The Canadian military (all branches, but especially the reserve forces) have an obesity problem that needs drastic measures to address. Ted Campbell offers his prescription to trim down the bloat:
Command of the Armed Forces should flow from the Governor General, who is, by the Letters Patent of issued by King George VI in 1947, the Commander in Chief, through the Chief of the Defence Staff who should also, for clarity, be styled “Commander Canadian Armed Forces” (COMCAF) and to four regional joint commanders: Commanders of Pacific, Western, Eastern and Atlantic Commands. Each of those commanders should have subordinate and appropriately ranked Naval, Army and Air “component commanders.” (Appropriately means according to the size and scope of the forces in their commands. The Naval Component Commander in Western Command, which has only a handful of Naval Reserve Divisions, might be a Navy Captain while the Army Component Commander in each of Pacific and Atlantic Commands might be an Army colonel or, at best, a brigadier general.)
Staffs should be lower ranked and as [a] firm, absolutely inviolable rule no staff officer in any headquarters may outrank the principal commanders who are directly subordinate to the commander that staff officer serves. In some, rare, cases principal staff officers might be equal in rank to subordinate commanders so that the Vice Chief of the Defence Staff and the officer who heads the national Joint Staff might both be three star officers (vice admirals/lieutenant generals) as would be the commanders of the four Joint Commands. But in an army brigade group, which, given its size and combat power, ought to be commanded by a brigadier general (not by a colonel), where the principal subordinate commanders are lieutenant colonels, the principle operations and support staff officers ought to be majors.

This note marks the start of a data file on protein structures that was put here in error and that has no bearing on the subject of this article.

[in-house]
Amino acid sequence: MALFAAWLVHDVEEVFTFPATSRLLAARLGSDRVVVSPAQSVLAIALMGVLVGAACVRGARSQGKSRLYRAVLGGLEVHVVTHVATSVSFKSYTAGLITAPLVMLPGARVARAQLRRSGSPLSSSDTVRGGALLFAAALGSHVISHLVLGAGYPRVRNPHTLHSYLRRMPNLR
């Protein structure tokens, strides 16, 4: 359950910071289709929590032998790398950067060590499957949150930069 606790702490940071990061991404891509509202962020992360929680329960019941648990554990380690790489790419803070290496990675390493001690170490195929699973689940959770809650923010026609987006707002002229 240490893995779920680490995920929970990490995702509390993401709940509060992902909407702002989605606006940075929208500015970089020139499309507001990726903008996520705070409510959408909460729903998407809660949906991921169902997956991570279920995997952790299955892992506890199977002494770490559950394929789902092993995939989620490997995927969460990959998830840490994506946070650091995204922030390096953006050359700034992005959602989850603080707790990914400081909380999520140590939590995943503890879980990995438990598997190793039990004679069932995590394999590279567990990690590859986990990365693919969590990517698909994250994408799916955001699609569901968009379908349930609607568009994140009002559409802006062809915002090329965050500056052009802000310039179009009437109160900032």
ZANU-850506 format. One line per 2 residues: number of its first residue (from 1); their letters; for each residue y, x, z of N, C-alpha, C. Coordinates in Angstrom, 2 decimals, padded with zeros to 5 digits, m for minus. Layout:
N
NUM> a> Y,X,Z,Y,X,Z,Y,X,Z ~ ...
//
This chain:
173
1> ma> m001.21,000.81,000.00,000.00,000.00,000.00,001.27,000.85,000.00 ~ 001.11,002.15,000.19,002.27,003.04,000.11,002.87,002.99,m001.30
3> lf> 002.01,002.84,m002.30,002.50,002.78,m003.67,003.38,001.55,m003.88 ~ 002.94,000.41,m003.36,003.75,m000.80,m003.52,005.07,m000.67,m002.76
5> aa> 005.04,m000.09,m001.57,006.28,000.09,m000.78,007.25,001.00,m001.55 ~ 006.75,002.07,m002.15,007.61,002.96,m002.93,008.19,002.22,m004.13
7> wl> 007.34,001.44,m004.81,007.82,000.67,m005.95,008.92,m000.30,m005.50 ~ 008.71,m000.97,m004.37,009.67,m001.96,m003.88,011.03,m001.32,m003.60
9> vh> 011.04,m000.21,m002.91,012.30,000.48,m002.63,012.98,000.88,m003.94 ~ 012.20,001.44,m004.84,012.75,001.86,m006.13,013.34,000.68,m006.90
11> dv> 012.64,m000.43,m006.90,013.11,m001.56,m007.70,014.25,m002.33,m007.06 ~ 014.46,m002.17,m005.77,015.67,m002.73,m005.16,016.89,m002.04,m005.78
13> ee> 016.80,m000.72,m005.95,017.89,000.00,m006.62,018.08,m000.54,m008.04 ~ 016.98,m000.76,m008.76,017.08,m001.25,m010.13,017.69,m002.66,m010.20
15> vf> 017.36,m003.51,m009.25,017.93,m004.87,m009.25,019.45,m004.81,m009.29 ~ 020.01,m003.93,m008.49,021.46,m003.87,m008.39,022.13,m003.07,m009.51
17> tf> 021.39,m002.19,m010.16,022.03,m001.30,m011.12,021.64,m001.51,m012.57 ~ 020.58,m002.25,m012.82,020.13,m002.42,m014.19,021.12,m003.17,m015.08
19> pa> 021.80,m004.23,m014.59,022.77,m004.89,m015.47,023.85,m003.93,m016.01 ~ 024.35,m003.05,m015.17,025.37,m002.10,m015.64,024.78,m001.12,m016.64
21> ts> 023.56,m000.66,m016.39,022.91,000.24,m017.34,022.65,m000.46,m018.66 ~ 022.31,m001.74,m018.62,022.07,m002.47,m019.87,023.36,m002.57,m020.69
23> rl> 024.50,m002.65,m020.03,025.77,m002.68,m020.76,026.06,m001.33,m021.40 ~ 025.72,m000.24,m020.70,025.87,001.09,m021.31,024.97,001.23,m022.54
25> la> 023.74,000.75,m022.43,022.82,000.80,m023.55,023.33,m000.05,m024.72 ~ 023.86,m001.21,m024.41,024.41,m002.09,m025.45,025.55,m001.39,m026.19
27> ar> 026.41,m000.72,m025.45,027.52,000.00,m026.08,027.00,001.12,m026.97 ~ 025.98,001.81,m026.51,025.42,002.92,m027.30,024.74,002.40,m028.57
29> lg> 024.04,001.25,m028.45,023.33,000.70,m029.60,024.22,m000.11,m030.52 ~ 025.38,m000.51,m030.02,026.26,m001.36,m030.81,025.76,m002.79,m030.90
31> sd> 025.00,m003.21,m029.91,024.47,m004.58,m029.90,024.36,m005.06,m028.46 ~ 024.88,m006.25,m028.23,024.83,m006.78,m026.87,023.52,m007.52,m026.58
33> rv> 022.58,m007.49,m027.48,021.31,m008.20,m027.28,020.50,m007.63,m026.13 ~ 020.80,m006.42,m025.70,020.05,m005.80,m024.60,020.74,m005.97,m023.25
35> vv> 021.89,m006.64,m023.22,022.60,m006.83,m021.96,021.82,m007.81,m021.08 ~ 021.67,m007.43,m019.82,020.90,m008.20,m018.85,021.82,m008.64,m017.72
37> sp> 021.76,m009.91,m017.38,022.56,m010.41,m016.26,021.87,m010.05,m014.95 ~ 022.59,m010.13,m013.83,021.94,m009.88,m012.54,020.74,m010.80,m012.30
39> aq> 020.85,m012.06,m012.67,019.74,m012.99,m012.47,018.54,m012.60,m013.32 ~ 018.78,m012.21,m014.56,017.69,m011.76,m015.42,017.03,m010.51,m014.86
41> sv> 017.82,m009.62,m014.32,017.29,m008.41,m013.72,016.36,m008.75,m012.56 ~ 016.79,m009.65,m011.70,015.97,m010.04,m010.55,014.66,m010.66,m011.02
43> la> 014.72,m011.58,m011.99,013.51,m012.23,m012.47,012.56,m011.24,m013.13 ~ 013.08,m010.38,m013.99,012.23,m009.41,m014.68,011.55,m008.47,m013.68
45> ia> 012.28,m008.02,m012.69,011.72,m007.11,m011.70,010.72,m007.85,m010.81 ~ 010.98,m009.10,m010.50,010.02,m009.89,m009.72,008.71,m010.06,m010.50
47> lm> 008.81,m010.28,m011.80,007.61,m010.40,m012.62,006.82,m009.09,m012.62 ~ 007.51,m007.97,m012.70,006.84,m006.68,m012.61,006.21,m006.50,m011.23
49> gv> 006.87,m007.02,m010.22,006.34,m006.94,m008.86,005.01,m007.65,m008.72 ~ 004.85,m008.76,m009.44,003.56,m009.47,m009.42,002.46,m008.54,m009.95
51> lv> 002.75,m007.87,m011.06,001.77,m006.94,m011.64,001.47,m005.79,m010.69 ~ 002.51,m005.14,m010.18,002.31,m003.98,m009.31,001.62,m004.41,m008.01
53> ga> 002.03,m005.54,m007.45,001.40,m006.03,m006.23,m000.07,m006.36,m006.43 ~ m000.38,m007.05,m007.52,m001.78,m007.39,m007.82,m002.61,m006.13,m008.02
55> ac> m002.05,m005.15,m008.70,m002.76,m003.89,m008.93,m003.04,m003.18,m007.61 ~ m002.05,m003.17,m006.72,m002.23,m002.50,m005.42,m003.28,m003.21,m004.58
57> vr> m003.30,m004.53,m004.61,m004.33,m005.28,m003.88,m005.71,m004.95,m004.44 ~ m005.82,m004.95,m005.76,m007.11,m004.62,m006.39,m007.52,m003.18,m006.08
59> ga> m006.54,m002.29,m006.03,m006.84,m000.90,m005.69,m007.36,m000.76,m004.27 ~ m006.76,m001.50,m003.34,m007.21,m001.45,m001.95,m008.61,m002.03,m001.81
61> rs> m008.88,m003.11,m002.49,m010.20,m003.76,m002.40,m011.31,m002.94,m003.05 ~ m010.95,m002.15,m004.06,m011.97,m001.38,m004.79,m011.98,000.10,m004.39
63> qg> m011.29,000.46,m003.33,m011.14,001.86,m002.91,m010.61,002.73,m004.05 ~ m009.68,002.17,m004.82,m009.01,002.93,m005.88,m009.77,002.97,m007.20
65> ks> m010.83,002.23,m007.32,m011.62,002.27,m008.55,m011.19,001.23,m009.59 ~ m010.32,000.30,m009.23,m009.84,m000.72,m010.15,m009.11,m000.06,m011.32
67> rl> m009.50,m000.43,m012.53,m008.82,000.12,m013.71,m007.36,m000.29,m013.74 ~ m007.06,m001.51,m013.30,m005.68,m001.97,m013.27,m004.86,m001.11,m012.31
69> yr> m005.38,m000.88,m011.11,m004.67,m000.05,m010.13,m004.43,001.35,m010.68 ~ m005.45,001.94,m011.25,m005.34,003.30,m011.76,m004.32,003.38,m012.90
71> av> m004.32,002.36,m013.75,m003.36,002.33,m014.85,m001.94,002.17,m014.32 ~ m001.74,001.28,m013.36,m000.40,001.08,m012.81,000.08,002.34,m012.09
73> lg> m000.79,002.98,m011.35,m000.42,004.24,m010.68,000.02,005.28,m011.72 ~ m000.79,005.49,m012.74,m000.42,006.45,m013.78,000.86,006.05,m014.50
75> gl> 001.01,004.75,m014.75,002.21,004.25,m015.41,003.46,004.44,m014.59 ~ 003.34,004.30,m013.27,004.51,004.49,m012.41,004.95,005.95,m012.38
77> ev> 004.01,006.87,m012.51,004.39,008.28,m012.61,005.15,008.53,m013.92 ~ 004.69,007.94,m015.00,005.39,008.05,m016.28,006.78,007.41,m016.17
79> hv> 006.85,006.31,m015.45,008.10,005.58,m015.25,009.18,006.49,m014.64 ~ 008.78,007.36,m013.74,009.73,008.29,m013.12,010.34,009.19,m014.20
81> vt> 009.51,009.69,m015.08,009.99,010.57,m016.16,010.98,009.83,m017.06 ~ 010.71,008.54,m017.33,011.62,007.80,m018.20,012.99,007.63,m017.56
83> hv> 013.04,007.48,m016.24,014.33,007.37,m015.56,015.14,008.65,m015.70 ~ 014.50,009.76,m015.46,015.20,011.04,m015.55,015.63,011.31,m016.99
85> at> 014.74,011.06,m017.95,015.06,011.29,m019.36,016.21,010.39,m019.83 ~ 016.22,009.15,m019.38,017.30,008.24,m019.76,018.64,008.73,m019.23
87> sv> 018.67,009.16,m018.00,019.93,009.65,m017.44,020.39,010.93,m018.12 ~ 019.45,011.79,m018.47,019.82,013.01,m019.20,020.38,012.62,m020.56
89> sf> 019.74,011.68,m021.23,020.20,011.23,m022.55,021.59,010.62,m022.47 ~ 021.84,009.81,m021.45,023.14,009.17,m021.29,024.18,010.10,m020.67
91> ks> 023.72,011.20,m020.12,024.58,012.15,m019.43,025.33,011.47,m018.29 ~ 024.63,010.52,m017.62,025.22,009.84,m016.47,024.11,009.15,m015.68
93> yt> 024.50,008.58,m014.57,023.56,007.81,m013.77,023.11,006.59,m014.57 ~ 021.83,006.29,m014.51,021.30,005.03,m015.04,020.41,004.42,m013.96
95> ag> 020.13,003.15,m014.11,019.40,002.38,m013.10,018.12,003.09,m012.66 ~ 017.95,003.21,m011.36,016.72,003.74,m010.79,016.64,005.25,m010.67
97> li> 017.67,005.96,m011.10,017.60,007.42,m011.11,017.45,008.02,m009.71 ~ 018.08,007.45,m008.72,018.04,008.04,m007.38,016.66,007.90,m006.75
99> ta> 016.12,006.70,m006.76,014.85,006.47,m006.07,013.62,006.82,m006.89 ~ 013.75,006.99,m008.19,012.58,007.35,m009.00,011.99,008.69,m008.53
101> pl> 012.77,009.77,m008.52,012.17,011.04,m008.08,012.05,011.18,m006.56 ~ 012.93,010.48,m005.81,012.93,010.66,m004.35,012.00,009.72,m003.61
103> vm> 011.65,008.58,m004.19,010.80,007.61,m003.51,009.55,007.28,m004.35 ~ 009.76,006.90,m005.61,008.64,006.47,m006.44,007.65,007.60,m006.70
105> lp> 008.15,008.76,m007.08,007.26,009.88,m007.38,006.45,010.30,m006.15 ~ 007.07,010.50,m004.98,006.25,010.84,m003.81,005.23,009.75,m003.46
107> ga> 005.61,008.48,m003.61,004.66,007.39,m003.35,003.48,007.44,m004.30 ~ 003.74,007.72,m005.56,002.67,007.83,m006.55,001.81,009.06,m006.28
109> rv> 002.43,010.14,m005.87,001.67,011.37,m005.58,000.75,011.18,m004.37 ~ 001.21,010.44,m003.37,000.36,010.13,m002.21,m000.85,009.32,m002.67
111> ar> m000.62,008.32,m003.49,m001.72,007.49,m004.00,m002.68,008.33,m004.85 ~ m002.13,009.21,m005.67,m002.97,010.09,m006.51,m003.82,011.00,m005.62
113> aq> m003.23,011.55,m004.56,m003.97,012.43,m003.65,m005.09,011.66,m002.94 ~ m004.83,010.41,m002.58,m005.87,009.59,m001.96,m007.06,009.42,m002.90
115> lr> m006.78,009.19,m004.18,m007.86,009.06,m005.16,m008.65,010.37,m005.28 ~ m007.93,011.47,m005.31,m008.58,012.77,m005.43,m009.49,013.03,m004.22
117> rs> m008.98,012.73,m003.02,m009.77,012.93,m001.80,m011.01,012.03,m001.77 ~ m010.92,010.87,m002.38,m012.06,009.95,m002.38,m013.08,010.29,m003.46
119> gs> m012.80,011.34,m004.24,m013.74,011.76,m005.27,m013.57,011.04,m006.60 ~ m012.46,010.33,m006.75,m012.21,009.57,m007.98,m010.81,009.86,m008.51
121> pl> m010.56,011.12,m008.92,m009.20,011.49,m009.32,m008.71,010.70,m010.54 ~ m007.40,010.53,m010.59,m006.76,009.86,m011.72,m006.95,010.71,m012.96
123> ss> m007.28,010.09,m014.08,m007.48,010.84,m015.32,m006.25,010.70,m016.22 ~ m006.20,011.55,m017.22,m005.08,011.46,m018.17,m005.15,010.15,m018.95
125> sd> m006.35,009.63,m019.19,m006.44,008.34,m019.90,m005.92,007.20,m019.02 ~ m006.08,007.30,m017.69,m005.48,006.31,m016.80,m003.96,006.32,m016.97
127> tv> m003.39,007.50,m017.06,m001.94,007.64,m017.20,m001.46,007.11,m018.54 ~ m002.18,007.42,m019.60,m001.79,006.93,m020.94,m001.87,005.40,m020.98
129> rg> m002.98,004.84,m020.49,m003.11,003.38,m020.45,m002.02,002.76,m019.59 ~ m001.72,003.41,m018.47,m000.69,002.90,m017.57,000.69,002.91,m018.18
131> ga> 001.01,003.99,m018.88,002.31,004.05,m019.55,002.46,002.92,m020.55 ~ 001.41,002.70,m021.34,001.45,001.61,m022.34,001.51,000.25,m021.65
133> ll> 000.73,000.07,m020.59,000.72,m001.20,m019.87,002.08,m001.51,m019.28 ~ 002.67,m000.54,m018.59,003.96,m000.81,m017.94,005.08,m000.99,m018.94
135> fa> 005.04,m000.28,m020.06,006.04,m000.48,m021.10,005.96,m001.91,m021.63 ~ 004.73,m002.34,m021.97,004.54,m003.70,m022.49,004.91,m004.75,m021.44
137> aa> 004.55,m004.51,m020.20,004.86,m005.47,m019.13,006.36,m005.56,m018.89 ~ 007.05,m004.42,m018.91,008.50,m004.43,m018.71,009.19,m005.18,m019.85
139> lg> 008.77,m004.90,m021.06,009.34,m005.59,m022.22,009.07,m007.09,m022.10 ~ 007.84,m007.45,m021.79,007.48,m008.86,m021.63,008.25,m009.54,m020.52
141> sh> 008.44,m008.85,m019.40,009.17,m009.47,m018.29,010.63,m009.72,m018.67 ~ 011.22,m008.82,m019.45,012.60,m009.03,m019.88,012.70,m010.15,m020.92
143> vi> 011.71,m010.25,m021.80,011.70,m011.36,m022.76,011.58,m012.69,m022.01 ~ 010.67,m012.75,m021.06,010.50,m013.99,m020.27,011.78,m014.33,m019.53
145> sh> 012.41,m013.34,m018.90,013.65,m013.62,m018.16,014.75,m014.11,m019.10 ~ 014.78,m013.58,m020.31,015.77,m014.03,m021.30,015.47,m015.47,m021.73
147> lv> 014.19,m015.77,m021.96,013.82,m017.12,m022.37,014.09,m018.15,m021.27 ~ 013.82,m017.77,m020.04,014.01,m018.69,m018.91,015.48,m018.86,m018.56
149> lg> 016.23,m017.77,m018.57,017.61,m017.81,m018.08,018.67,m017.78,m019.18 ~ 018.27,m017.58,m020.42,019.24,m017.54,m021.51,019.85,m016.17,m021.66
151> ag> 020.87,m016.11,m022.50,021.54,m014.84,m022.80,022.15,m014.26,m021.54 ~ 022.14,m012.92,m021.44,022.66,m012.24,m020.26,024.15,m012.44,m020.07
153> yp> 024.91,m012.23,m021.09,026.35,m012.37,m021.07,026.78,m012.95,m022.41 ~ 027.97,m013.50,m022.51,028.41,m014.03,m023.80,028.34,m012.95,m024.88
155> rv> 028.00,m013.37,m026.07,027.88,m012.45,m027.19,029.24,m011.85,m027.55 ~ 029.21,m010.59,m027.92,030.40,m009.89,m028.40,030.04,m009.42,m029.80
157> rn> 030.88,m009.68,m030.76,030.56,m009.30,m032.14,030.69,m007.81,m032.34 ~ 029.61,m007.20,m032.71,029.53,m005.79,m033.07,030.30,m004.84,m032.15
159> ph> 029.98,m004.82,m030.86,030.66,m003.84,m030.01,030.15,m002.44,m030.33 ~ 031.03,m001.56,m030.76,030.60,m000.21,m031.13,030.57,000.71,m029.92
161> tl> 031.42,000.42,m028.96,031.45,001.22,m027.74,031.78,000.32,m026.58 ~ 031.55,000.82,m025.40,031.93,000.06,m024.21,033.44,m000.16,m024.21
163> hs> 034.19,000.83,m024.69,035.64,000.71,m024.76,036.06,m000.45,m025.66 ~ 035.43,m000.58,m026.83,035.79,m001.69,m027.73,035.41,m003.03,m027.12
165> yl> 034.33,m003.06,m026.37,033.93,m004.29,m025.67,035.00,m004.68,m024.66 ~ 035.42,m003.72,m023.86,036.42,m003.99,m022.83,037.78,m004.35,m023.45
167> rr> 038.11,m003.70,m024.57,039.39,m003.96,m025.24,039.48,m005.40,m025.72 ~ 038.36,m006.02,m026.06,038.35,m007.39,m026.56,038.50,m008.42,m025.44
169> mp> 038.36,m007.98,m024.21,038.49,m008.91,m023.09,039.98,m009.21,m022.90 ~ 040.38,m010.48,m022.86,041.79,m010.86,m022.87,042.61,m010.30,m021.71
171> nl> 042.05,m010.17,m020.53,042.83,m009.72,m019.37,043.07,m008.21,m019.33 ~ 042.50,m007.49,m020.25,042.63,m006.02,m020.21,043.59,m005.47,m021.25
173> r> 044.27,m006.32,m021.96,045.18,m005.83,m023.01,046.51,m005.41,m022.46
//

In short almost every staff officer currently serving in almost every HQ, large and small, high and low, in the Canadian Armed Forces is, right now, one (in a few cases two) rank higher than (s)he needs to be. This (over-ranking) is a serious problem because it contributes to HQ bloat and it clouds what should be a very, very clear “chain of command.” It should change, soon. Change would be unpopular and moderately difficult but not, at all, impossible.
Fewer, smaller, leaner and meaner, and lower ranked HQs will, I am 99.99% certain, be more efficient and effective and they might be forced to actually understand the unique pressures that face reserve force members ~ most of whom have full time, civilian jobs (or are full time students) and who do their reserve force work after the “bankers’ hours” that almost all Canadian Armed Forces HQs work. (If I had a penny for every horror story I have heard about army staff officers who know far, far too little about the reserve force units in their areas and who give, sometimes just silly but often quite stupidly impossible
ordersguidance or tasks, that cannot possibly be met on time, if at all, I would be a wealthy man. Now, it may not be clear that lower ranks will solve that, but I believe that lower ranked officers are more likely to work harder (as all staff officers should) and, in an effort to impress their commanders (and his subordinate commanders, too), work smarter, too, which will alleviate many of the problems that are the result of useless HQ “busy work.”
Less money spent on useless, over-ranked staff officers in redundant HQs would mean that equipment and support personnel could be found for the Army Reserve. Minister Harjit Sajjan knows the problem … all he needs to do is to push General Jon Vance in the right (unpopular but right) direction. They are both new enough on the job and each brings to it well known sense of “operational” soldiering that they could make unpopular decisions, give unpopular orders and shake up the comfortable, somnolent, entrenched uniformed bureaucracy, especially in the Canadian Army, and, thereby, reinvigorate the Canadian Army Reserve, using the Auditor General’s damning report as a catalyst for change.